Gemmule (pangenesis)

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This article is about the proposed mechanism of heredity. For the internal buds of freshwater sponges, see Gemmule.

Gemmules were imagined particles of inheritance proposed by Charles Darwin as part of his Pangenesis theory. This appeared in his book The Variation of Animals and Plants under Domestication, published in 1868, nine years after the publication of his famous book On the Origin of Species.

Gemmules, also called plastitudes or pangenes, were assumed to be shed by the organs of the body and carried in the bloodstream to the reproductive organs where they accumulated in the germ cells or gametes. They thus provided a possible mechanism for the inheritance of acquired characteristics, as proposed by Jean-Baptiste Lamarck, which Darwin believed to be a cause of the observed variation in living organisms.

This was prior to the 1900 rediscovery among biologists of Gregor Mendel's theory of the particulate nature of inheritance.

Quotes[edit]

(from The Variation of Plants and Animals under Domestication (1868), Charles Darwin)

It is universally admitted that the cells or units of the body increase by self-division, or proliferation, retaining the same nature, and that they ultimately become converted into the various tissues and substances of the body. But besides this means of increase I assume that the units throw off minute granules which are dispersed throughout the whole system; that these, when supplied with proper nutriment, multiply by self-division, and are ultimately developed into units like those from which they were originally derived. These granules may be called gemmules. They are collected from all parts of the system to constitute the sexual elements, and their development in the next generation forms the new being; but they are likewise capable of transmission in a dormant state to future generations and may then be developed.)

(from Charles Darwin: The Power of Place by E. Janet Browne):

Individual gemmules did not contain a complete microscopic blueprint for an entire creature in the way that Herbert Spencer or Carl von Nägeli described.' (p.276)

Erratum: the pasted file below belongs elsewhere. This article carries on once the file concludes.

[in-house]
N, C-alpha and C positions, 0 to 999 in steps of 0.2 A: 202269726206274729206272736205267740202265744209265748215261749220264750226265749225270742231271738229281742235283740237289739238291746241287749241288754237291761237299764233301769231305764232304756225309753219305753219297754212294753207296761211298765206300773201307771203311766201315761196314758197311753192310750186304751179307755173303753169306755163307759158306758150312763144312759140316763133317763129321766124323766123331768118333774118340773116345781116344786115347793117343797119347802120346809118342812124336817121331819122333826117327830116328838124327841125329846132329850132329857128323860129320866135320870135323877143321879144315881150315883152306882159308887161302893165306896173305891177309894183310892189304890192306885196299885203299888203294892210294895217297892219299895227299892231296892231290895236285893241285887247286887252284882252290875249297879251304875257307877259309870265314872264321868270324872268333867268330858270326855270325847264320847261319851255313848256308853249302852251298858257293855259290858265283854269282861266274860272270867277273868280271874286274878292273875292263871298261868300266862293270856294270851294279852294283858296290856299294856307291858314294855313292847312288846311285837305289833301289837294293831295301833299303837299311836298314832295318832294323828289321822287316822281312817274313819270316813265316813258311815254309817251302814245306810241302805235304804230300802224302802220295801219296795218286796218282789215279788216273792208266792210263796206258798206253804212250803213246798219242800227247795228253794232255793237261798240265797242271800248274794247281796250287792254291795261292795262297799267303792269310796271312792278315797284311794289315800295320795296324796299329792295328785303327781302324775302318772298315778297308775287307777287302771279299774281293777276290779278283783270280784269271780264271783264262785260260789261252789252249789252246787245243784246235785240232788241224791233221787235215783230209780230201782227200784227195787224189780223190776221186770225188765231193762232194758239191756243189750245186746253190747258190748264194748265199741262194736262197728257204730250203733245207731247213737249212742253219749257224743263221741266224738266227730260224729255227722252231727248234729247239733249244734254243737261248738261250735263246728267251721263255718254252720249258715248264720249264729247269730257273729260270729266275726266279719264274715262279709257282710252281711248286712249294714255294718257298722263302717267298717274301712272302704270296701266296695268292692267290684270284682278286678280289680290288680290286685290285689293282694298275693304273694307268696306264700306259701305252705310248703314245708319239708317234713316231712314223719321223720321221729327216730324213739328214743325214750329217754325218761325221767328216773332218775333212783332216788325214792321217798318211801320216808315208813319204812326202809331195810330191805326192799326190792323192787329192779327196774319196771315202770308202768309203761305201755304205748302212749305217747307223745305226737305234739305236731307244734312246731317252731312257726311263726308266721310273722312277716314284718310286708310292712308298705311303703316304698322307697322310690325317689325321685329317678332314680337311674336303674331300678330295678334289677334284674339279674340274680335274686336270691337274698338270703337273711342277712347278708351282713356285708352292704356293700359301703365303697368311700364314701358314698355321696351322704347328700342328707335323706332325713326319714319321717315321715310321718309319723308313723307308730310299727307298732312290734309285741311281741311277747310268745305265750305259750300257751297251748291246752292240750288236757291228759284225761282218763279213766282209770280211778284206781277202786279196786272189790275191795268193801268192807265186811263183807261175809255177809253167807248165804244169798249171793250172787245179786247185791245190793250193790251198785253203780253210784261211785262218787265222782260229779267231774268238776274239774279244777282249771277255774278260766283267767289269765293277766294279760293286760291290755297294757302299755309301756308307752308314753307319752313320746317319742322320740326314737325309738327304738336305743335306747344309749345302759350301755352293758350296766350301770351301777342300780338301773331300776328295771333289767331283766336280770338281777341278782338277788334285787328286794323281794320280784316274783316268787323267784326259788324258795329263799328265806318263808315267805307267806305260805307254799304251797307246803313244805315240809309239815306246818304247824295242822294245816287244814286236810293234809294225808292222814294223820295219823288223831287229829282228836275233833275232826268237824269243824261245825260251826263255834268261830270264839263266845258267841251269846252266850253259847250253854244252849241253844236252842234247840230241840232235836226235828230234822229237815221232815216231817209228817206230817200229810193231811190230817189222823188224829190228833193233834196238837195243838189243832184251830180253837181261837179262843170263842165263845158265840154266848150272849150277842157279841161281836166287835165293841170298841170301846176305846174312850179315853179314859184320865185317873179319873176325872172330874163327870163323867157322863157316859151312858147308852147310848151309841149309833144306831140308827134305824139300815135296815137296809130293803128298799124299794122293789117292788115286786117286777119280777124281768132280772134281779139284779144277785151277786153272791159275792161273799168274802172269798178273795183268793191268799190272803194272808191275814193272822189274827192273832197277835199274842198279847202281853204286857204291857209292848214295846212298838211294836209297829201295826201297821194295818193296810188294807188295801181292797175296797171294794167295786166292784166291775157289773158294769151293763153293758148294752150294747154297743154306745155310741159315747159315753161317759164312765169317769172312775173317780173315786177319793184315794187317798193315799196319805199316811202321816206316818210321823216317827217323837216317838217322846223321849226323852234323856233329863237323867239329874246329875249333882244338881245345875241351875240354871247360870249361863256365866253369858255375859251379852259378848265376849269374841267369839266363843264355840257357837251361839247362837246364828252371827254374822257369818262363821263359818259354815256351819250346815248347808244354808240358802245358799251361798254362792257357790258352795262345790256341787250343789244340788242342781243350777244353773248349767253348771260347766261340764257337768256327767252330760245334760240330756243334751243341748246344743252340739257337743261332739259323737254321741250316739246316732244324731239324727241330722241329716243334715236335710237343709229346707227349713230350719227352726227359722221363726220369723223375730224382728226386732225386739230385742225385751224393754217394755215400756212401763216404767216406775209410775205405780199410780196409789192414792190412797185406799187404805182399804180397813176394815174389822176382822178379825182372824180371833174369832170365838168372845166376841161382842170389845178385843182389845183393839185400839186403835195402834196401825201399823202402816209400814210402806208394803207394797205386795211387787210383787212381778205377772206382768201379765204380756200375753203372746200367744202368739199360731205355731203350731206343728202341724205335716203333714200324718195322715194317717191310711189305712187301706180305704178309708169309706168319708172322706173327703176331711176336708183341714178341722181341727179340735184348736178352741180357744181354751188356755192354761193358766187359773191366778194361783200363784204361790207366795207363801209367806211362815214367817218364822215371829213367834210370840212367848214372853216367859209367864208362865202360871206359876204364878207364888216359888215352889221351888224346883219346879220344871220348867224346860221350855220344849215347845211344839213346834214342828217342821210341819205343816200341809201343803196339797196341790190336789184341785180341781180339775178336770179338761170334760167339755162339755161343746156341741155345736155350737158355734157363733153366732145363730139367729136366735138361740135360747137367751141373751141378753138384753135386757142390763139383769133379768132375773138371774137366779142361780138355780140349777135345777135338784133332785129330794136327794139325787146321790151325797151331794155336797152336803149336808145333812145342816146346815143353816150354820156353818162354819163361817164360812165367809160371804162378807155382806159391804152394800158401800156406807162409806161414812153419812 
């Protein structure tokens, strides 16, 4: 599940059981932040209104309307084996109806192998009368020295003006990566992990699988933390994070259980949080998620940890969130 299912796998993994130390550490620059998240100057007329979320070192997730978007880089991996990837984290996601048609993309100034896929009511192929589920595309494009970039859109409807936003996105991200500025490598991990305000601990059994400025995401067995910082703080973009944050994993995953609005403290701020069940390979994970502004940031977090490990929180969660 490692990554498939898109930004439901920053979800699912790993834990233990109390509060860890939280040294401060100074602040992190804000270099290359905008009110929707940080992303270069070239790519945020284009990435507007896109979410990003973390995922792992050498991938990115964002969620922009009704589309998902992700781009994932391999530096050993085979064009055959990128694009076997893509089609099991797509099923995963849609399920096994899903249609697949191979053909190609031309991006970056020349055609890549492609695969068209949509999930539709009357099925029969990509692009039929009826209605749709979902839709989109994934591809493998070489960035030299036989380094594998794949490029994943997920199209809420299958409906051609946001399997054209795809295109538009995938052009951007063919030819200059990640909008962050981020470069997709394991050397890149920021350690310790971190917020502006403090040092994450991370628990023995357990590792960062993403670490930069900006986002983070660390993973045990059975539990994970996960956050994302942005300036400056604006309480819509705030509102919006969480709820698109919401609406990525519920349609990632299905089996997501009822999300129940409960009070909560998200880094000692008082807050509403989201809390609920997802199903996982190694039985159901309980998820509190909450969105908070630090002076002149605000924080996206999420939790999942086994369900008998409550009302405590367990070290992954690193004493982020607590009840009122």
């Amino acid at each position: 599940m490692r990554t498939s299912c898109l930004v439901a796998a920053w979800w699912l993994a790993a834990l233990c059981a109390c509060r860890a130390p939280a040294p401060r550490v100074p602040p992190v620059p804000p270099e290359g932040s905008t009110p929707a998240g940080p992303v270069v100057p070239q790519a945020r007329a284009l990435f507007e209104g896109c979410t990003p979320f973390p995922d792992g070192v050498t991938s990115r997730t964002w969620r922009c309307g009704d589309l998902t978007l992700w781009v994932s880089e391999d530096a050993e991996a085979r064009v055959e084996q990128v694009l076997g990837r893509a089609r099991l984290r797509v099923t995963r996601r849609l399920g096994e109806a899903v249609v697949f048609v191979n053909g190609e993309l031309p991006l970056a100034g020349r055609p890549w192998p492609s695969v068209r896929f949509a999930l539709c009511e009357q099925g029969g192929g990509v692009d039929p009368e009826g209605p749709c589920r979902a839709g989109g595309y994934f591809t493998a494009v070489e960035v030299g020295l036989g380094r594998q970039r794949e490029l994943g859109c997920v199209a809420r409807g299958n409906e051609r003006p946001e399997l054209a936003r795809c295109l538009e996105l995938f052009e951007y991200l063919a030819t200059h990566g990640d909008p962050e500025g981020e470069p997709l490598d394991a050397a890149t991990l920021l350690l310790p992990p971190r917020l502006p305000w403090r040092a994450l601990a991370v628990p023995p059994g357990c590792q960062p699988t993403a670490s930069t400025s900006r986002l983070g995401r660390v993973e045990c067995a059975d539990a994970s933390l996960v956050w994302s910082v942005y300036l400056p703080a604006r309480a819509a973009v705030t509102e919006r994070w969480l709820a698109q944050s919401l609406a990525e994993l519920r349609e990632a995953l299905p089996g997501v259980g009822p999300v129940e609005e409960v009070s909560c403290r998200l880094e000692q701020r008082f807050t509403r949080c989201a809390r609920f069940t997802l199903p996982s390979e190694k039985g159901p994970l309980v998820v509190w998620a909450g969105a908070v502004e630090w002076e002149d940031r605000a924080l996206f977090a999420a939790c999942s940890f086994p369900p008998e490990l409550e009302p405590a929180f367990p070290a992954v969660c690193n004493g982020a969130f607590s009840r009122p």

Pangenesis looked to him as if it might supply the answer. Darwin proposed that some limited effects from the environment might become embedded in an individual’s constitution and thus be liable to be transmitted, via the gemmules, to the offspring. (p.281)

But Darwin now wanted to include in his scheme the possibility of the inheritance of some limited acquired characteristics. Pangenesis gave him the chance to be Lamarckian without any of Lamarck’s inner strivings. As he put it, some aspects of the external environment could modify the inheritable gemmules.

In variations caused by the direct actions of changed conditions, of which several instances have been given, certain parts of the body are directly affected by the new conditions, and consequently throw off modified gemmules, which are transmitted to the offspring.18

No doubt the whole hypothesis of pangenesis was extremely complicated, he conceded. “But so are the facts.” (p.283–284)

Galton was troubled because he began the work in good faith, intending to prove Darwin right; and he praised pangenesis in Hereditary Genius in 1869. Somehow he had unintentionally proved Darwin wrong. Cautiously, he criticised his cousin’s theory, although qualifying his remarks by saying that Darwin’s gemmules (he called them “pangenes”) might be only temporary inhabitants of the blood and that his experiments could have failed to pick them up. (p.291–292)

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